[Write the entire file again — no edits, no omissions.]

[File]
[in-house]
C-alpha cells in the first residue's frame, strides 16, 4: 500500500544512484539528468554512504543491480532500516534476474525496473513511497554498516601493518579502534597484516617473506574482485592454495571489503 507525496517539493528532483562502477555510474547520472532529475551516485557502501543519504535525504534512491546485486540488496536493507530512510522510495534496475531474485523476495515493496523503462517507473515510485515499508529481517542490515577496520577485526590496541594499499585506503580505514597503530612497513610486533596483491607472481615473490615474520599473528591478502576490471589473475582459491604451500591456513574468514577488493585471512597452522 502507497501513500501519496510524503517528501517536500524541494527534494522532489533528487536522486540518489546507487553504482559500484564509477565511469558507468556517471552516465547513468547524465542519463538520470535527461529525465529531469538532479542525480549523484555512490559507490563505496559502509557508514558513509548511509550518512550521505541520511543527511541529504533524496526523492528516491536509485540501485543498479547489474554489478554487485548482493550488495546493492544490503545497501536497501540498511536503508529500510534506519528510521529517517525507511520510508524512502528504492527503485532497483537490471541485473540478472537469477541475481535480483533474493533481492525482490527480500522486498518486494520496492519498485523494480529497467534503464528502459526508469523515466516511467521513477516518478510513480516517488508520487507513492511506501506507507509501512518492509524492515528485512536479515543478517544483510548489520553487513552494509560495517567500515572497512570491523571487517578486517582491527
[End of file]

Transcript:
[in-house]
C-alpha cells in the first residue's frame, strides 16, 4: 500500500544512484539528468554512504543491480532500516534476474525496473513511497554498516601493518579502534597484516617473506574482485592454495571489503 507525496517539493528532483562502477555510474547520472532529475551516485557502501543519504535525504534512491546485486540488496536493507530512510522510495534496475531474485523476495515493496523503462517507473515510485515499508529481517542490515577496520577485526590496541594499499585506503580505514597503530612497513610486533596483491607472481615473490615474520599473528591478502576490471589473475582459491604451500591456513574468514577488493585471512597452522 502507497501513500501519496510524503517528501517536500524541494527534494522532489533528487536522486540518489546507487553504482559500484564509477565511469558507468556517471552516465547513468547524465542519463538520470535527461529525465529531469538532479542525480549523484555512490559507490563505496559502509557508514558513509548511509550518512550521505541520511543527511541529504533524496526523492528516491536509485540501485543498479547489474554489478554487485548482493550488495546493492544490503545497501536497501540498511536503508529500510534506519528510521529517517525507511520510508524512502528504492527503485532497483537490471541485473540478472537469477541475481535480483533474493533481492525482490527480500522486498518486494520496492519498485523494480529497467534503464528502459526508469523515466516511467521513477516518478510513480516517488508520487507513492511506501506507507509501512518492509524492515528485512536479515543478517544483510548489520553487513552494509560495517567500515572497512570491523571487517578486517582491527